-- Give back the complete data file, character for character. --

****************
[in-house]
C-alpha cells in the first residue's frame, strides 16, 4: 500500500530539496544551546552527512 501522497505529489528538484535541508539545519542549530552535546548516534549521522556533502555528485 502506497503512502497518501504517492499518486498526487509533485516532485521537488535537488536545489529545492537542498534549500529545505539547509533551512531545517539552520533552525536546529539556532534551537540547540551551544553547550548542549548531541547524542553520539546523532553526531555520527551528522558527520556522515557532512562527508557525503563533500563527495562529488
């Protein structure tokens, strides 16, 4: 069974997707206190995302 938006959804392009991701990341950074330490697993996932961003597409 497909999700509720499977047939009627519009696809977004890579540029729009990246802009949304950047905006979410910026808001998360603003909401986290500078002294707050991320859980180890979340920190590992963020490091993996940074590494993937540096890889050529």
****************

[in-house]
C-alpha cells in the first residue's frame, strides 16, 4: 500500500530539496544551546552527512 501522497505529489528538484535541508539545519542549530552535546548516534549521522556533502555528485 502506497503512502497518501504517492499518486498526487509533485516532485521537488535537488536545489529545492537542498534549500529545505539547509533551512531545517539552520533552525536546529539556532534551537540547540551551544553547550548542549548531541547524542553520539546523532553526531555520527551528522558527520556522515557532512562527508557525503563533500563527495562529488
């Protein structure tokens, strides 16, 4: 069974997707206190995302 938006959804392009991701990341950074330490697993996932961003597409 497909999700509720499977047939009627519009696809977004890579540029729009990246802009949304950047905006979410910026808001998360603003909401986290500078002294707050991320859980180890979340920190590992963020490091993996940074590494993937540096890889050529």